So, let’s think of email as another way to be social. That’s what email is supposed to be, isn’t it? A way to stay connected with friends and family?

Take a look at this example (from Marketing Experiments again) to see one example of how writing like a human would write to another human “absolutely crushed” the performance of their traditional emails.

4.  Don’t Expect to Always Get It Right the First Time

Don’t expect perfection from your very first email. You can do really well with your first email – assuming you’ve started your campaign on the right foot – but it’s going to take some work, some tests, and some re-working to really grab all the potential here.

Email marketing is like every other element of online marketing, meaning you need to rely on analytics rather than assumptions.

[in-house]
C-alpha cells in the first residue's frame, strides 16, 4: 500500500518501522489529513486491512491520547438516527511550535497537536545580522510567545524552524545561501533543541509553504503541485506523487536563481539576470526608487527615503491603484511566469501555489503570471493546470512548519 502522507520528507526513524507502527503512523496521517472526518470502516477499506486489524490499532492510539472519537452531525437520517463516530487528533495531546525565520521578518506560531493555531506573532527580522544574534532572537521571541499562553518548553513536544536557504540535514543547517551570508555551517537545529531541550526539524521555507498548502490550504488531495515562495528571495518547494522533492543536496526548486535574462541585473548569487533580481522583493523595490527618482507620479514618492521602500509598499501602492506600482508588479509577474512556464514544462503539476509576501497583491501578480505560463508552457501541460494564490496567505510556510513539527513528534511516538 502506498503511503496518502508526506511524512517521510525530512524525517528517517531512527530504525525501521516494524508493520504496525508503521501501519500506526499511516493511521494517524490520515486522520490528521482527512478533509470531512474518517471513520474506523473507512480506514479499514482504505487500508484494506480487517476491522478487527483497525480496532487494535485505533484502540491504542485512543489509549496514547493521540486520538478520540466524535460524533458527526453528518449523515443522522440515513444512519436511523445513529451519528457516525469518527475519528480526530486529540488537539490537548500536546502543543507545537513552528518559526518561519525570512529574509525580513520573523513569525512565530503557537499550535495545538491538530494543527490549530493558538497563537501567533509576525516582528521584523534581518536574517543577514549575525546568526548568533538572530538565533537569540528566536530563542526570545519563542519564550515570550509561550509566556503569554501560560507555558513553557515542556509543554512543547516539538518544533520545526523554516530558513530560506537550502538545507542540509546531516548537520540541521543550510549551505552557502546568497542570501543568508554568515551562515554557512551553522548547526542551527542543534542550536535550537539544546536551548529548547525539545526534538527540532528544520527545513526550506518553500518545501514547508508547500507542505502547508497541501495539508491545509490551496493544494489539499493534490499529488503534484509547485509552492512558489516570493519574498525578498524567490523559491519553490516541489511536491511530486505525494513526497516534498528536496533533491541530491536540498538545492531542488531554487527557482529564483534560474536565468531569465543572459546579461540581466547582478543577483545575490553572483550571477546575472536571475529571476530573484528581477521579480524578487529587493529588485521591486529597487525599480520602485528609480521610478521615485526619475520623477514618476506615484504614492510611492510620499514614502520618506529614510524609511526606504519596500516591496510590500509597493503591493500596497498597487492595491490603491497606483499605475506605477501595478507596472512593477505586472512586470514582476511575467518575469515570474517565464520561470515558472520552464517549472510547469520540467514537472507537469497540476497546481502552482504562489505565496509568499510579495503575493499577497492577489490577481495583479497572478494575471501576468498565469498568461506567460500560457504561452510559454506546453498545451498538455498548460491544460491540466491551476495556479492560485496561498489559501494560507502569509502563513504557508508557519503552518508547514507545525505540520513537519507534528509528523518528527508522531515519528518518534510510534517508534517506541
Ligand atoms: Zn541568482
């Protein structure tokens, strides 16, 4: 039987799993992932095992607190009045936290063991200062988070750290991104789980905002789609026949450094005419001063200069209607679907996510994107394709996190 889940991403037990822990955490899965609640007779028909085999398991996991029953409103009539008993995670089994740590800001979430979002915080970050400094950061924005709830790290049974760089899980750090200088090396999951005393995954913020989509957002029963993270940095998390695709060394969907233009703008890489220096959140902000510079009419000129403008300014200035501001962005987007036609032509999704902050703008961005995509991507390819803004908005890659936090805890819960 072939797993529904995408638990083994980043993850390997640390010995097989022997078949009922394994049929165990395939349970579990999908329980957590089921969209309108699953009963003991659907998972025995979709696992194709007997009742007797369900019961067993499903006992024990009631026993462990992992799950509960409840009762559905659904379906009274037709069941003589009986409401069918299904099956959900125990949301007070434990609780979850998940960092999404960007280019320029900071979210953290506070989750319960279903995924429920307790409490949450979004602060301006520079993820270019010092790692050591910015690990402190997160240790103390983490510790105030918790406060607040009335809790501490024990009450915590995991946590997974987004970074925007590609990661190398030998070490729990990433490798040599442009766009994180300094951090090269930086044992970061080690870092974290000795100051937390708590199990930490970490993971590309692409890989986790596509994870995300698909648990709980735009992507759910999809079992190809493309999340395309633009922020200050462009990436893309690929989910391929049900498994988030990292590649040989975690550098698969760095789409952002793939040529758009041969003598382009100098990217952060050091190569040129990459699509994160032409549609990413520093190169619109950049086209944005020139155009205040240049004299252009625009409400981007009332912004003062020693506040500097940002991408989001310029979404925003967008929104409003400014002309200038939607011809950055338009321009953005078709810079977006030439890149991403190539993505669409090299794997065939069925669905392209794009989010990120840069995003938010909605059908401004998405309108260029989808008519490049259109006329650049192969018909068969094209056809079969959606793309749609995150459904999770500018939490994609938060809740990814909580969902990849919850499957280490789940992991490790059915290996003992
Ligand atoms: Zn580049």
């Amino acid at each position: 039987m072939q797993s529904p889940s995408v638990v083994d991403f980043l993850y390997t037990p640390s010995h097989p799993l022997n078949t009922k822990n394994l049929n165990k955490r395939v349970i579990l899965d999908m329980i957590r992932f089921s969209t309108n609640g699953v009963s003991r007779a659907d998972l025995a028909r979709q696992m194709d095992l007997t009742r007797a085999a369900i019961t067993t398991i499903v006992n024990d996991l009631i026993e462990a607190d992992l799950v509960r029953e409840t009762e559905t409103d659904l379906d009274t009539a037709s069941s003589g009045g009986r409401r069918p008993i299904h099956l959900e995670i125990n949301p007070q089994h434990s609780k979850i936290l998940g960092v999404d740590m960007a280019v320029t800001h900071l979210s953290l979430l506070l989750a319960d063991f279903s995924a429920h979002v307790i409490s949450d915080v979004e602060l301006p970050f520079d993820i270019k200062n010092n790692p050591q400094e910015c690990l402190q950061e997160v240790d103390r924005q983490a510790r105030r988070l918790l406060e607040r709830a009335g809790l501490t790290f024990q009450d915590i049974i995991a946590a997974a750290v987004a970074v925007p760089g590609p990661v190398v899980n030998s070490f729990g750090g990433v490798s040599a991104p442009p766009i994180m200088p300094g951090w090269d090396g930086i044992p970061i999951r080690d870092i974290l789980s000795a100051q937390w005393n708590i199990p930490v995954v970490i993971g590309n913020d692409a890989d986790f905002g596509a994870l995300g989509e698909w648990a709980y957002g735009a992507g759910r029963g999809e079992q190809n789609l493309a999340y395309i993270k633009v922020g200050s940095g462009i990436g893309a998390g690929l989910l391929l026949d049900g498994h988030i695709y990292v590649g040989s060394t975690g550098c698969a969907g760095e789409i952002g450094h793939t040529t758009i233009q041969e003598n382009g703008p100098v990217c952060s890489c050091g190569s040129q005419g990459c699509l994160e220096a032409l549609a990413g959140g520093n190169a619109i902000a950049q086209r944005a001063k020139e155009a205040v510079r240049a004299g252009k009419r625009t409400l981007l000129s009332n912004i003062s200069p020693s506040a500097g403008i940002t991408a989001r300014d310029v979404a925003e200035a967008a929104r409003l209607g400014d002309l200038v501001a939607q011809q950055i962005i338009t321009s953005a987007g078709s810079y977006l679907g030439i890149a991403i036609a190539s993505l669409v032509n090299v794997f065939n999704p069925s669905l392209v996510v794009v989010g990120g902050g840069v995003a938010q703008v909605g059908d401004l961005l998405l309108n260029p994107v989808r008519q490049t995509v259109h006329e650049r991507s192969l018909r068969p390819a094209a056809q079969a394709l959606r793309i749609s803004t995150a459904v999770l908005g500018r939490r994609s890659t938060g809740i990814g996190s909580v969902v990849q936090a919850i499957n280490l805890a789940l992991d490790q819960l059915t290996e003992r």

You may be surprised what the numbers show you.

For example, you may have seen some numbers before that are all about “the best time to send emails” or the “best days of the week to send emails” or “how many times a months you should send emails.”

There have already been several studies to determine when the best times are to send an email. Some of them are also quick to point out that there’s no one right answer here, and that different people open email and different times.

A lawyer for example, could be more likely to open emails between 10 am and 2 pm, while a nurse may open emails anywhere between 10 in the morning and 10 at night.

The point is, all this research is a great place to get started planning your strategies, but until you start gathering your own data on your own target audience, a generality is all it will be.

You can do a lot more with specifics than you can generalities.